>>>> >> >The meets I've been at have supplied more than enough spotters, but for
    >>>> >> >bench, a lifter often prefers to supply his own person to take the
    >>>> >> >center position for hand-off if that's possible.
    >>>> >> >
    >>>> >> >-S-
    >>>> >>
    >>>> >> Why is one person in the middle better than one at each end? I was
    >>>> >> spotting my friend today and he did worse with me spotting than by
    >>>> >> unracking it himself. If I'm not mistaken (but I could be), the meet
    >>>> >> requires spotters to unrack the bar and give it to the lifter at
    >>>> >> lockout. I know I can't do that by myself standing behind his head
    >>>> >> with a 380 lb bar.
    >>>> >
    >>>> >I've done a few world meets and actually been requested to give the hand
    >>>> >off by some lifters attempting records. (At CPU/IPF meets you can't have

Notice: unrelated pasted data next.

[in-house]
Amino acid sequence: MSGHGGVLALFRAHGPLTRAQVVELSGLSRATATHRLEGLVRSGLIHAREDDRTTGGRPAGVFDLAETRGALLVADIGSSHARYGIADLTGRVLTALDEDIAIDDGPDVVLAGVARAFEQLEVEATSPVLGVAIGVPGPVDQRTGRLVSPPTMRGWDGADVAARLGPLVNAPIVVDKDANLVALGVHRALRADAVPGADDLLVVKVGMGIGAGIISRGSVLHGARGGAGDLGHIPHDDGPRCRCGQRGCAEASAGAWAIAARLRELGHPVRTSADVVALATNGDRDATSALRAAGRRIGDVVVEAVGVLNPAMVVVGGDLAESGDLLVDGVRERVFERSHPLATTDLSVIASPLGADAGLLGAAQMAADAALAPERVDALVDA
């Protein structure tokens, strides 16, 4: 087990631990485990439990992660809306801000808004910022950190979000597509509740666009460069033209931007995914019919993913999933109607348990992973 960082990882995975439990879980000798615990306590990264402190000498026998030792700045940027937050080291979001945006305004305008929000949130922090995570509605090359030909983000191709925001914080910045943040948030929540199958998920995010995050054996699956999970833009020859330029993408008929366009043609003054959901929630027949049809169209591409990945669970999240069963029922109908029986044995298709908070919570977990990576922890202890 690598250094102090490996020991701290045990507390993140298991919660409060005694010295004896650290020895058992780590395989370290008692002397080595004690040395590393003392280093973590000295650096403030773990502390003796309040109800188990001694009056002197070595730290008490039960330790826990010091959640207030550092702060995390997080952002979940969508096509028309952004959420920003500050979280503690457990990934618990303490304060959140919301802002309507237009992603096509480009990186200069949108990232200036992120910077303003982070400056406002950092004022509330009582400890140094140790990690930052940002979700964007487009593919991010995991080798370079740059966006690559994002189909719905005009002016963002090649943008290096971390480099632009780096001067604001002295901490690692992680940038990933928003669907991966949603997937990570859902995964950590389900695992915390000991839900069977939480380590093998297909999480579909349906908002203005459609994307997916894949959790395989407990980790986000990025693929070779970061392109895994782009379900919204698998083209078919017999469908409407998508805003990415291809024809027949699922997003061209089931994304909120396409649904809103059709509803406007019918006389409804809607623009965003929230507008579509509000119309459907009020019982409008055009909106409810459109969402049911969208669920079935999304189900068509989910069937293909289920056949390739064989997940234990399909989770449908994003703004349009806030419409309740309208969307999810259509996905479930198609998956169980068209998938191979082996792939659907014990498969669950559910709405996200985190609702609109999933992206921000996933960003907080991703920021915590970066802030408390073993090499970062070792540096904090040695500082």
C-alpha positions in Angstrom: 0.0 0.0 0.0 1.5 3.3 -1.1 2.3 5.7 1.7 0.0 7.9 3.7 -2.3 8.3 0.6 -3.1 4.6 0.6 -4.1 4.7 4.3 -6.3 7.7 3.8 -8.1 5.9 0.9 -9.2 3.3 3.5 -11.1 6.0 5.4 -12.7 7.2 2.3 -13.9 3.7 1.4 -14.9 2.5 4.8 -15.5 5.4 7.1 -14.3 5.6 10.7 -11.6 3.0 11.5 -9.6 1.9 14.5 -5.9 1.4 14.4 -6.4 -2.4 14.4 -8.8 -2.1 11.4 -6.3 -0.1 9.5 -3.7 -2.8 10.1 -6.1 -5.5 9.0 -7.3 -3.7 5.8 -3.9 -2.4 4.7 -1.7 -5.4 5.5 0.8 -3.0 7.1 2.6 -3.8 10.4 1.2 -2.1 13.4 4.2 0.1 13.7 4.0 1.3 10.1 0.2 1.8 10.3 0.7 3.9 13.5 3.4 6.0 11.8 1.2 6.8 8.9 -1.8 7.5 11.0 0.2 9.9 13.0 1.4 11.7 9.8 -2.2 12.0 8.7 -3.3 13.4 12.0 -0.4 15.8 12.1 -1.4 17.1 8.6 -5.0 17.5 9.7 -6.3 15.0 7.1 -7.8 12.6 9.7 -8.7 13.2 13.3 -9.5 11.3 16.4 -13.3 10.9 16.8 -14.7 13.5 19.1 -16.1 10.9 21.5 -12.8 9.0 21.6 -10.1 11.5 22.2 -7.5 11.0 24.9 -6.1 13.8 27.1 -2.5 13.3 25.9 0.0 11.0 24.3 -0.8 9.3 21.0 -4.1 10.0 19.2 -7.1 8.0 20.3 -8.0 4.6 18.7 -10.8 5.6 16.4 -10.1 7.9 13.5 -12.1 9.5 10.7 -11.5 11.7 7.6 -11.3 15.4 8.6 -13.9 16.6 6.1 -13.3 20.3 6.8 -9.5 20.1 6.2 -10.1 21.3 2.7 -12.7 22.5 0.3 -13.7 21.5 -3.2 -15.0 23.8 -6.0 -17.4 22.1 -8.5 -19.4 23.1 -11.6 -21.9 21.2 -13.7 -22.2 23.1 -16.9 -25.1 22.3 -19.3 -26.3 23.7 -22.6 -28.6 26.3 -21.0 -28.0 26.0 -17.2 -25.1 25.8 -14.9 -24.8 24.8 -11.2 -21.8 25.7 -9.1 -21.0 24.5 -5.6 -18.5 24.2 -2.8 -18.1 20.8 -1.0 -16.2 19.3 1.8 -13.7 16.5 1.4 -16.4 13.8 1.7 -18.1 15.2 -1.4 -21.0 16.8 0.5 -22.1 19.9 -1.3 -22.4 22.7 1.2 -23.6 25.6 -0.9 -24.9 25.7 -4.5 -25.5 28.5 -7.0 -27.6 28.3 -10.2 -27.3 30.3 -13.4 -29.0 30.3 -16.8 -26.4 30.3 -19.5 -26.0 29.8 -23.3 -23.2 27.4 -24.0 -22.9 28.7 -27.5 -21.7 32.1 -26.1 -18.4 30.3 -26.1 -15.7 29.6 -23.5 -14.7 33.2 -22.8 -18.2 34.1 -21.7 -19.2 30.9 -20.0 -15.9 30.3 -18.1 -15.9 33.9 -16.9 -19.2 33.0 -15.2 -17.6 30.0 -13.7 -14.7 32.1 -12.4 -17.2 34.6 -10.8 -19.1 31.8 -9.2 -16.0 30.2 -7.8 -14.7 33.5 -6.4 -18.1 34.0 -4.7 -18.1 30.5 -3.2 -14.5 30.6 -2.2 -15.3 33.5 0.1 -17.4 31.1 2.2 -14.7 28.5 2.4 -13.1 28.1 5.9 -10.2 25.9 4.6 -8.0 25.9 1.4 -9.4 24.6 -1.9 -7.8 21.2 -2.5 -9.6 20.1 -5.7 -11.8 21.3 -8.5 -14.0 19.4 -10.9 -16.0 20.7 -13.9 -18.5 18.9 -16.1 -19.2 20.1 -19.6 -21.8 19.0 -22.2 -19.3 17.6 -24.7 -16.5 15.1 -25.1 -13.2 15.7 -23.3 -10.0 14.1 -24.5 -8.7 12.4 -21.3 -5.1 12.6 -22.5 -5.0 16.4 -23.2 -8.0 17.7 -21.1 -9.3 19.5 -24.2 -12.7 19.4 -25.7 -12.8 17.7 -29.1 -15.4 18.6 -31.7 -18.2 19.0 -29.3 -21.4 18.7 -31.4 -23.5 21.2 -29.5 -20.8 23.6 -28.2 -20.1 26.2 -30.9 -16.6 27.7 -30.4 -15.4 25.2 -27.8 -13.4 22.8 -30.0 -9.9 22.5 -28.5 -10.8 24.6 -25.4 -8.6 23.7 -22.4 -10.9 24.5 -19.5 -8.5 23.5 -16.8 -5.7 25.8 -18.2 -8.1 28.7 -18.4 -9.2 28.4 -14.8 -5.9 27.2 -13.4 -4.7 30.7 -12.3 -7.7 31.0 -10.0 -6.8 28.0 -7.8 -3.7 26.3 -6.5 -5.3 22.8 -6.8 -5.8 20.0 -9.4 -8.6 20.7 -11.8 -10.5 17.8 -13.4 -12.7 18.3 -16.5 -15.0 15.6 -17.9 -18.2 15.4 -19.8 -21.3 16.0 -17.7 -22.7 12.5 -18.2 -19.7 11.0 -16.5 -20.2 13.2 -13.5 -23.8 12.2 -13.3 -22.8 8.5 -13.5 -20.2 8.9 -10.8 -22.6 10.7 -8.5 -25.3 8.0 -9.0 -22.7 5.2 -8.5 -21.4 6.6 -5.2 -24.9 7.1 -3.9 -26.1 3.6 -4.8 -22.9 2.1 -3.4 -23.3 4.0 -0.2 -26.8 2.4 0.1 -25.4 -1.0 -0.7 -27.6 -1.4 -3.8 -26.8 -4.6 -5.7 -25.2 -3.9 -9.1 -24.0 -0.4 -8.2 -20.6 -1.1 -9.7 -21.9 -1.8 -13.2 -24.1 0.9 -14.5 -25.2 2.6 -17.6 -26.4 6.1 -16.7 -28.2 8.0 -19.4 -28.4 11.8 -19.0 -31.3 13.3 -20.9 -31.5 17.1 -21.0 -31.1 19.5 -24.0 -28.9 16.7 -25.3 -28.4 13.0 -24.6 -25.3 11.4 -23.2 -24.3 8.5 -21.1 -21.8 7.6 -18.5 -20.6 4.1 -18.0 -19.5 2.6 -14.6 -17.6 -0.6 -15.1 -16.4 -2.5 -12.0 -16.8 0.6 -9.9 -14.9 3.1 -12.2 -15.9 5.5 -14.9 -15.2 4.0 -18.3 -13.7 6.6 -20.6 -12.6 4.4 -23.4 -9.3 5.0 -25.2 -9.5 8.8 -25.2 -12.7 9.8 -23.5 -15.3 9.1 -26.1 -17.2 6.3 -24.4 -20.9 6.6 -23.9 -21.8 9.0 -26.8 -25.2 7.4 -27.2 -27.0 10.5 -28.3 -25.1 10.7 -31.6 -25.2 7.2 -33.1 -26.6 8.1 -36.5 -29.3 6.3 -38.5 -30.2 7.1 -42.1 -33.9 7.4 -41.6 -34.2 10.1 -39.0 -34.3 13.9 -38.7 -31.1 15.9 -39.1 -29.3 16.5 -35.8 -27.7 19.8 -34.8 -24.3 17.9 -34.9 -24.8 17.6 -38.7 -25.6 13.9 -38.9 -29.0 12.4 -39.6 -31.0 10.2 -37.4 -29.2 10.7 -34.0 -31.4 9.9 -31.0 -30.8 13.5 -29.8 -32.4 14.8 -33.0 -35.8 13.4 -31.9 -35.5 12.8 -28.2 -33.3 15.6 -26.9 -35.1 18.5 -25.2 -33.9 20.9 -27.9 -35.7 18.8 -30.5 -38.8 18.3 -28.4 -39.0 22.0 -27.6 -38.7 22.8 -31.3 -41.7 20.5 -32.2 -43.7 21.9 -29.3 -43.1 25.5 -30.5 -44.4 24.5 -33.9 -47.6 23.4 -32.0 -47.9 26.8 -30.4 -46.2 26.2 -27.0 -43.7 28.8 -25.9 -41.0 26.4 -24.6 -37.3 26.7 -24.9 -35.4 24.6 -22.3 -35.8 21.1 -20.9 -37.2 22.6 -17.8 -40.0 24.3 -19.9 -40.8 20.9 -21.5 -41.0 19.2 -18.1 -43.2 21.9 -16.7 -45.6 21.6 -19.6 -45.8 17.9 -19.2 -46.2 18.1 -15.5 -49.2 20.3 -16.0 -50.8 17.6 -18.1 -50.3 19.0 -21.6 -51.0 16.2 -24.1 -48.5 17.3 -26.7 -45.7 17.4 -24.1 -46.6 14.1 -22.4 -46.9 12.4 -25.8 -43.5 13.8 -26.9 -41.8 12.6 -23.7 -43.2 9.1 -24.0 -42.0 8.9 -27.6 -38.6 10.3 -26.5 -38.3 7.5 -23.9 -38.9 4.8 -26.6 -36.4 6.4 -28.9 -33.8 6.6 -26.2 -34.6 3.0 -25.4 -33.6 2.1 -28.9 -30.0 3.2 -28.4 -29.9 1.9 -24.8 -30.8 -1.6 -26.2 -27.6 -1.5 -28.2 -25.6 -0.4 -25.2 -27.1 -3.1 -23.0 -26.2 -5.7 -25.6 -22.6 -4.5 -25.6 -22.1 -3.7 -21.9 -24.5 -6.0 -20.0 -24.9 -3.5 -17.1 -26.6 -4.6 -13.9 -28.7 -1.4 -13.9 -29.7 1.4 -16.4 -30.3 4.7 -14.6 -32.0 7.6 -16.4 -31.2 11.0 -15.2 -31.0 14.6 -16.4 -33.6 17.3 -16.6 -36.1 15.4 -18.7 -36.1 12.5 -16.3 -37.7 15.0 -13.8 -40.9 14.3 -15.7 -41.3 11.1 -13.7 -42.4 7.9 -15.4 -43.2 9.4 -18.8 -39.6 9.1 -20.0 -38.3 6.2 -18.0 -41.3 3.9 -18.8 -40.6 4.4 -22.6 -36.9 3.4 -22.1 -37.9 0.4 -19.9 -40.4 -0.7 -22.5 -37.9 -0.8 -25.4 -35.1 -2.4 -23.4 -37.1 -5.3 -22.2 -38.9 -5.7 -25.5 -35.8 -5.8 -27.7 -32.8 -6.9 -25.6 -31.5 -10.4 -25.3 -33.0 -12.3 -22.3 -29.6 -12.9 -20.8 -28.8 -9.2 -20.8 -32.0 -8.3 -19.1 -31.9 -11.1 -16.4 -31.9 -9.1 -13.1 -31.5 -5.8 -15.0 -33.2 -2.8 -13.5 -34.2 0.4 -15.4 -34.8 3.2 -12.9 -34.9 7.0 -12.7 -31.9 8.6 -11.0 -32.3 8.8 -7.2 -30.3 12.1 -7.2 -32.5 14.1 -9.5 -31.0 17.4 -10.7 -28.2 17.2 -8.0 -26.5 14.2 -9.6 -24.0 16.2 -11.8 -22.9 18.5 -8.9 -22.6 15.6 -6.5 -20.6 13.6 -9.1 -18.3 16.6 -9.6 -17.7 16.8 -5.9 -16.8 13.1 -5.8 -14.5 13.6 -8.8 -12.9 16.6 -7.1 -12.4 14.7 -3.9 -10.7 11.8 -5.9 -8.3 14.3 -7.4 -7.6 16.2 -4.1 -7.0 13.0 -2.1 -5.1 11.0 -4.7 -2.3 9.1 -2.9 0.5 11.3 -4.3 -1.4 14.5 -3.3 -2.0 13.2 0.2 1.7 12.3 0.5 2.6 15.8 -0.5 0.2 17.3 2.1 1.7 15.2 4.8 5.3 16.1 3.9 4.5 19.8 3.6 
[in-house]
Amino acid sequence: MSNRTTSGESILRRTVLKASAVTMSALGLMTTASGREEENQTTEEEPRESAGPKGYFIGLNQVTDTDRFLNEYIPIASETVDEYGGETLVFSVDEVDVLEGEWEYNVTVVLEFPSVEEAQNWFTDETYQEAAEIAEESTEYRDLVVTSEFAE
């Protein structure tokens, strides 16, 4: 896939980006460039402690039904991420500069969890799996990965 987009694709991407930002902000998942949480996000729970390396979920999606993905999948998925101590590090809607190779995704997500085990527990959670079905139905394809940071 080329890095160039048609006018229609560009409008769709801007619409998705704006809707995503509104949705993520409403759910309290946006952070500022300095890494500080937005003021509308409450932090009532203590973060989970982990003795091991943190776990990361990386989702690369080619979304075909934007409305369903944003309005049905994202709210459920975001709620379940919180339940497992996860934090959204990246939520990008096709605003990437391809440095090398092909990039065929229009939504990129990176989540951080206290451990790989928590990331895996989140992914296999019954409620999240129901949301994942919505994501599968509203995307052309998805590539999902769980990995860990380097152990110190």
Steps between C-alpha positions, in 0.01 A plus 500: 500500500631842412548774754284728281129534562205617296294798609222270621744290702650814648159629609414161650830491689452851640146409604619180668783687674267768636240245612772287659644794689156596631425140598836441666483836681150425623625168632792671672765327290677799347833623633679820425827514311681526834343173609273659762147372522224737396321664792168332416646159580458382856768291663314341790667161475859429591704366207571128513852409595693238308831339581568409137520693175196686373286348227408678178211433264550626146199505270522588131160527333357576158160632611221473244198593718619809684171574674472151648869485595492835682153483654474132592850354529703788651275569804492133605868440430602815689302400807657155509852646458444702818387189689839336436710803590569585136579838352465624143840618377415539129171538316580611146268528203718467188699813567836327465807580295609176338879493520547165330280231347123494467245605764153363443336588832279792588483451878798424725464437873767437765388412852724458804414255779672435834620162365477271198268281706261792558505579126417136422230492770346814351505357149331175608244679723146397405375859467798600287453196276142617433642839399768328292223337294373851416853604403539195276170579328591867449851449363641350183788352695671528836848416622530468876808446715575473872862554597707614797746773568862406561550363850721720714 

>>>> >your own guy do the hand off.)
    >>>> >
    >>>> >I've been told it makes a difference. I've also done hand offs for lifters
    >>>> >doing over 600 lbs. You don't have to take all the weight, obviously.
    >>>> >
    >>>> >What I try and do is get the bar to the perfect position for the lifter -
    >>>> >normally out over their chest - and then let the bar go in such a way that
    >>>> >it feels light for the lifter. So I take as much weight off as I can, get
    >>>> >the bar to where the lifter wants it, and then let the remainder of the
    >>>> >weight drop onto the lifter gradually - I don't just 'plonk' the bar onto
    >>>> >them.
    >>>> >
    >>>> >It can depend on the lifter, but with a 400 or so bench I felt the hand
    >>>> >off could be worth 10-15 lbs for me.
    >>>>
    >>>> Interesting Keith. You feel one guy in the middle can be better than